Elections 1994: Labour condemns Lib Dems' record

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LABOUR has identified the Liberal Democrats as the main challenger to its urban strongholds in next month's local elections, writes Martin Whitfield.

Presenting a 22-page dossier of supposed Liberal Democrat failures, Jack Straw, Labour's environment spokesman, said the Conservatives had ceased to be a relevant force in inner cities. 'The reality is that in many urban areas the Tories have been wiped out and the Liberal Democrats have come in and filled the vacuum.'

Labour's dominance of city councils is demonstrated by the fact that it is defending 80 per cent of all seats up for election in metropolitan districts outside London on 5 May.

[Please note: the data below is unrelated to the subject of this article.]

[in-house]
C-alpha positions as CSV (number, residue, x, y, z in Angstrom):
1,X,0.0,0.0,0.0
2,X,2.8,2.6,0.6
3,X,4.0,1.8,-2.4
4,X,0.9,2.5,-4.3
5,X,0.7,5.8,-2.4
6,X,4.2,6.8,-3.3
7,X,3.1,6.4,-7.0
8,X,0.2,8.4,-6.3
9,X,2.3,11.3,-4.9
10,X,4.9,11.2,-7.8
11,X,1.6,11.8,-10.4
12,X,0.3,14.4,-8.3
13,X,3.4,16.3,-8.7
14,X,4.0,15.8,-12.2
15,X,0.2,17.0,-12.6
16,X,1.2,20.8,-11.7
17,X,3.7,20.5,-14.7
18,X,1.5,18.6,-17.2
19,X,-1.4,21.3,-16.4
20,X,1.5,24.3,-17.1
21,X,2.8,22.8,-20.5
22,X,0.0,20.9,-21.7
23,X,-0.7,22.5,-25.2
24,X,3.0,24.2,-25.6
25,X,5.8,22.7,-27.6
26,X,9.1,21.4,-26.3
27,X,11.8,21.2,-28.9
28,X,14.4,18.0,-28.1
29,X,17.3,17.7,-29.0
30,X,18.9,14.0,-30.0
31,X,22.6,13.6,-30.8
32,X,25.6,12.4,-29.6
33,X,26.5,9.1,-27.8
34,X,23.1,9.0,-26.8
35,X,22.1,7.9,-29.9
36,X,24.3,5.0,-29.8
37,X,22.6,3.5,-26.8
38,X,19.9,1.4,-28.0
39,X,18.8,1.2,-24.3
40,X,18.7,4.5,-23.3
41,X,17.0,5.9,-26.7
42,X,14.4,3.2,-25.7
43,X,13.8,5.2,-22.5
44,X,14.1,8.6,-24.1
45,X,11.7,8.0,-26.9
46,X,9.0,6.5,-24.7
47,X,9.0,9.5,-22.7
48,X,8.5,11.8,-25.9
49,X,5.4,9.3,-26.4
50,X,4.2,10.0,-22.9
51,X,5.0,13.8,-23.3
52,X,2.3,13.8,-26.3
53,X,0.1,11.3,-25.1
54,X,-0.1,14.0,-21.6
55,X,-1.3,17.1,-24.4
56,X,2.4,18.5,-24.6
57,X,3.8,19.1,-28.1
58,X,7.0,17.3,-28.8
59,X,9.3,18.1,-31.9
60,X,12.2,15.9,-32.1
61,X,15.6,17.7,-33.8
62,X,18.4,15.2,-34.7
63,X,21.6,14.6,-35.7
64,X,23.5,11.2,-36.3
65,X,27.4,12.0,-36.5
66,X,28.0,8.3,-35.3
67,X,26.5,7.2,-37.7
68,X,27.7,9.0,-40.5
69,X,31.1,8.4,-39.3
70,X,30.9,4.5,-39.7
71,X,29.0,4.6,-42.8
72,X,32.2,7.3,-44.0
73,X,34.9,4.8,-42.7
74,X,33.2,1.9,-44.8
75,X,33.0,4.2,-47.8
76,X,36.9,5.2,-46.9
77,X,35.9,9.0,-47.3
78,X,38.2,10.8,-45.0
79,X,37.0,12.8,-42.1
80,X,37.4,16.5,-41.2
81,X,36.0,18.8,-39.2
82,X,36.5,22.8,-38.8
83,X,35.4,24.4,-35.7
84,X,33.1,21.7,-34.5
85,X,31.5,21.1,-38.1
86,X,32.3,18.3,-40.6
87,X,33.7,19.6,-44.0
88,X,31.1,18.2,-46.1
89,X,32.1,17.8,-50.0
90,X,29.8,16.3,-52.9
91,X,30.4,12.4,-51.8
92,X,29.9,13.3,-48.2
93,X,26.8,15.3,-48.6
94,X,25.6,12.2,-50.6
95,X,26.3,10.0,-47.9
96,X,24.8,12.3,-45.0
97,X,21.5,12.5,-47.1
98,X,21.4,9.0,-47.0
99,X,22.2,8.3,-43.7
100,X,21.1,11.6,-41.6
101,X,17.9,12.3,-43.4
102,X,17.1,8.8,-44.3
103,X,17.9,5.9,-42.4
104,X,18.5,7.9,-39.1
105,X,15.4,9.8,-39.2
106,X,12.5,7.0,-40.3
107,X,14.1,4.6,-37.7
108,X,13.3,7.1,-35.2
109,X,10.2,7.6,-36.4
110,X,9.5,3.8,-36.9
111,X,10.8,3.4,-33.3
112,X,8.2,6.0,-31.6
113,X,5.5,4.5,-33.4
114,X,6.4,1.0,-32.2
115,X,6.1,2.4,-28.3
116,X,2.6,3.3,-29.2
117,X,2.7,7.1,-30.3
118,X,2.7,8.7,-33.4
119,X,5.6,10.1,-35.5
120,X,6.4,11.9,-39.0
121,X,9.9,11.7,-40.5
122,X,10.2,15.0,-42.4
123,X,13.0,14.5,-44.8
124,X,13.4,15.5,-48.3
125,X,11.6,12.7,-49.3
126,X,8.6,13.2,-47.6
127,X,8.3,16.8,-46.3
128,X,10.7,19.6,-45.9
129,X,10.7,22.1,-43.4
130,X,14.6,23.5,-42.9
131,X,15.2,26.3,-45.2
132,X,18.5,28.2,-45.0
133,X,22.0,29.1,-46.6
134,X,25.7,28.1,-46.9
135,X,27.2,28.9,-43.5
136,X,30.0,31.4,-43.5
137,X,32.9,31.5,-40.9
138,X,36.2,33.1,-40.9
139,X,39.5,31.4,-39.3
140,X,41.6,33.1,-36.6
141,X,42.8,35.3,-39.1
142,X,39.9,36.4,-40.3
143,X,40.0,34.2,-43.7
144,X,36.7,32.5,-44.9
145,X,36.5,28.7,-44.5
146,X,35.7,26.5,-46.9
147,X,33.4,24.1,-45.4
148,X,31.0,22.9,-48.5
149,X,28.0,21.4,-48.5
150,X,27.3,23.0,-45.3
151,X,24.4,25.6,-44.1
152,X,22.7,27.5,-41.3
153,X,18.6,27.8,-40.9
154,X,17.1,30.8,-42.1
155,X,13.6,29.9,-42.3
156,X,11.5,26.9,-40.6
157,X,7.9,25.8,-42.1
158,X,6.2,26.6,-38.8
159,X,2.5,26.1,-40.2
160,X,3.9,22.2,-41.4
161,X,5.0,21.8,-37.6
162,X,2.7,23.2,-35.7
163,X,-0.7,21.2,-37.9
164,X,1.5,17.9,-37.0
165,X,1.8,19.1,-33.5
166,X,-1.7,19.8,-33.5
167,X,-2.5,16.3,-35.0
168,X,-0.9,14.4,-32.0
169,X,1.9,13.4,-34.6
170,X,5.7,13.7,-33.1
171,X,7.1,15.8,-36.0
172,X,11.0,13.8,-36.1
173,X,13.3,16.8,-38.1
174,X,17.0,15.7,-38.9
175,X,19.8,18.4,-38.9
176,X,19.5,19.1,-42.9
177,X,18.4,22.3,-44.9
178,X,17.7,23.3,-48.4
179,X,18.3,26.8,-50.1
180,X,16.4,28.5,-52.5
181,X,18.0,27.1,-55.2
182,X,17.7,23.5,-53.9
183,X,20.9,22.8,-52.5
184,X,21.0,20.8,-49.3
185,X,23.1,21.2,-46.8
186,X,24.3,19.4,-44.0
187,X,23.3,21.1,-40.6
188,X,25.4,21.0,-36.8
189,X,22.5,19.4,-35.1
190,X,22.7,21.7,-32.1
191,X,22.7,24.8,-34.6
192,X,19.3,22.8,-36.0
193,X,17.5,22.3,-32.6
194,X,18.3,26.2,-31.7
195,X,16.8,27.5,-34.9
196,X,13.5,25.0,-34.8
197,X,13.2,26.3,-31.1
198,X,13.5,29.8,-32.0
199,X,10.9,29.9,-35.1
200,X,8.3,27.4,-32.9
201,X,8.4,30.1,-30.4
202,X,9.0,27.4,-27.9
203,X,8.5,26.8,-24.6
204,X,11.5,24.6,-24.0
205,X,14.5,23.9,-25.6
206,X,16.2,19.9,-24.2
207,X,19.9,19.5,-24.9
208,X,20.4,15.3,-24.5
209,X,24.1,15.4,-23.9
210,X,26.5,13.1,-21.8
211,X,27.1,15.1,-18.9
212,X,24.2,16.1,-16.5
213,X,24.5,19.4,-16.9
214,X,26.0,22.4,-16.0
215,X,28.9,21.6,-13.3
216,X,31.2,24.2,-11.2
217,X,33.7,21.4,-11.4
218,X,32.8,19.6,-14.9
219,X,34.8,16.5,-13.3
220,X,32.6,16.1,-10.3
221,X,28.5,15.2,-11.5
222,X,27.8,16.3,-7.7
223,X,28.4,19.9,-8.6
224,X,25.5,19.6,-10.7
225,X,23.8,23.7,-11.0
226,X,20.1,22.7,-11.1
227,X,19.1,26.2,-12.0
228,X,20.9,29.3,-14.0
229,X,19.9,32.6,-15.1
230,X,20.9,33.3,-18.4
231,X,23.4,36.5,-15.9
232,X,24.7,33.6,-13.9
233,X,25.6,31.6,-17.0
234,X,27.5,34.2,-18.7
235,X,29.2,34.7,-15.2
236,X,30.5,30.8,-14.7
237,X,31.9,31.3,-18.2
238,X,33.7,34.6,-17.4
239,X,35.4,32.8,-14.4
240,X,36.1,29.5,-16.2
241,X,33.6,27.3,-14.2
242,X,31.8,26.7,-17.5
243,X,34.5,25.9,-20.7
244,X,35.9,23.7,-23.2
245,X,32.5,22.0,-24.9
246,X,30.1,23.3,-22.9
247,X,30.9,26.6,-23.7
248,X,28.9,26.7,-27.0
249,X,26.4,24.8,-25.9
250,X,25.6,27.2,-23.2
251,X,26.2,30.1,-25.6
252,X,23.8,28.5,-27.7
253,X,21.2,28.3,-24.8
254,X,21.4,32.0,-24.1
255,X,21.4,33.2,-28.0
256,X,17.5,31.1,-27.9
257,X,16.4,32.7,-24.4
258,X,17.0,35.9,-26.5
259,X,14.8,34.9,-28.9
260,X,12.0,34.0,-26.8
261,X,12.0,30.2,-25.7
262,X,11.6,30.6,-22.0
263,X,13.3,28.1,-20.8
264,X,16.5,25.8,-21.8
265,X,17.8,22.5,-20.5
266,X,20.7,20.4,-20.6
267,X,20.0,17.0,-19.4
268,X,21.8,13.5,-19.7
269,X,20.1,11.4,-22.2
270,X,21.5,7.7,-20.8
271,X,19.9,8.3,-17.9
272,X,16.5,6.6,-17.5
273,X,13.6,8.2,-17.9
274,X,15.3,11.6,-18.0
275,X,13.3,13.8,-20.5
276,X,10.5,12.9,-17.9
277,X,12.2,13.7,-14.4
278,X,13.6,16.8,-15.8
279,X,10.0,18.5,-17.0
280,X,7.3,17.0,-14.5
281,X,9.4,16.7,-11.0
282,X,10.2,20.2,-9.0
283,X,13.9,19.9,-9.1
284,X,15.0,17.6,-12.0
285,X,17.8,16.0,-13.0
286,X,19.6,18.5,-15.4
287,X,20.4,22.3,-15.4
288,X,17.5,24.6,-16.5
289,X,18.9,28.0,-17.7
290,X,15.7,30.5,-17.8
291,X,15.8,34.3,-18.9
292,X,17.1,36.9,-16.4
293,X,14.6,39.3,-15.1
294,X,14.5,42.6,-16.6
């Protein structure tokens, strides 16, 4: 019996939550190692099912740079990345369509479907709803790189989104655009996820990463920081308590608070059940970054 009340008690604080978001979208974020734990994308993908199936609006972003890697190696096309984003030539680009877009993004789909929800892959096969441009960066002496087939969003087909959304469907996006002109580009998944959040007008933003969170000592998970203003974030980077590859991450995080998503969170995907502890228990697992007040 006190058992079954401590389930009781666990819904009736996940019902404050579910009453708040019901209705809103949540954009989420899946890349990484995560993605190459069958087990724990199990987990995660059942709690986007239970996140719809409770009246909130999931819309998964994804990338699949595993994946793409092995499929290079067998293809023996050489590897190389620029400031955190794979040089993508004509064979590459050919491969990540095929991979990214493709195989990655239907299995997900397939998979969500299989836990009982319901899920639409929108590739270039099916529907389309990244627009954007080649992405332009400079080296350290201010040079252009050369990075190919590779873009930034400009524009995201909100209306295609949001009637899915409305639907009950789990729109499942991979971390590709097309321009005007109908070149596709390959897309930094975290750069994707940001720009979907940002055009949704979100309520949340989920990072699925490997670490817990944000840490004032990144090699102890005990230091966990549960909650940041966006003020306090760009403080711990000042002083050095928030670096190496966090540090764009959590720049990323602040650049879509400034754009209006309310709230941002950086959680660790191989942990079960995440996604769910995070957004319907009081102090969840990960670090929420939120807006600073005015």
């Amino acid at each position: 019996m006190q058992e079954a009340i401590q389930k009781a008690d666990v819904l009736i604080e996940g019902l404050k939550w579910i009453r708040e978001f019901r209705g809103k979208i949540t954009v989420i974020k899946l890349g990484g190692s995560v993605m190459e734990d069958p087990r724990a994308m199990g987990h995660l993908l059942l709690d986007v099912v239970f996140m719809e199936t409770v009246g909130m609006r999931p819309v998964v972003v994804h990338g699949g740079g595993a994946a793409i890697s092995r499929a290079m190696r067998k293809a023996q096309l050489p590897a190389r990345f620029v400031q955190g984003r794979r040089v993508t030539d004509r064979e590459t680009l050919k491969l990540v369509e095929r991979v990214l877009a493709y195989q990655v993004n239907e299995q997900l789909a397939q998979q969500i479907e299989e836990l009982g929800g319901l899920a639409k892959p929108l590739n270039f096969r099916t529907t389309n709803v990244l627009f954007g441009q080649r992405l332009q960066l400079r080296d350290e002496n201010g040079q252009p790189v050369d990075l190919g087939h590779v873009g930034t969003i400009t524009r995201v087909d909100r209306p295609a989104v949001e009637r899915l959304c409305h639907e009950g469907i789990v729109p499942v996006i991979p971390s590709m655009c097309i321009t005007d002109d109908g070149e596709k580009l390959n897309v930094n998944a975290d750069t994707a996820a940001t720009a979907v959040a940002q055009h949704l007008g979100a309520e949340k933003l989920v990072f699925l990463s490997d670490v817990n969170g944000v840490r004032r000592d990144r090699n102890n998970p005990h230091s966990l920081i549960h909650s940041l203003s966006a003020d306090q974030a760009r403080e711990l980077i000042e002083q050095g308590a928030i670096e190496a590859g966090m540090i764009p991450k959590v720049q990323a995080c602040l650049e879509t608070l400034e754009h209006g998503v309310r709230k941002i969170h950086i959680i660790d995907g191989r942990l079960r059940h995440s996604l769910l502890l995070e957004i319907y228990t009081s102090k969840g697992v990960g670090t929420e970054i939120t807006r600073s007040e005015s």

Charles Kennedy, president of the Liberal Democrats, maintained the party would win seats from Labour in its northern heartlands when he launched the party's local elections campaign on Thursday.

Mr Straw derided claims by Mr Kennedy that the Liberal Democrats had a 'good story to tell' from their management of seven major spending councils under their control. 'Three of these have among the worst record of nursery provision in the country,' he said. 'They pose as the party of education, but in power they often let parents down.' He repeated Tory charges that Liberal Democrats said different things in different areas. 'The national party led by Paddy Ashdown is often well-meaning. The other, more sinister, side is the party in each local area - the one that plays dirty, the one that is inconsistent, the one that lets you down when it has a hand on power.'

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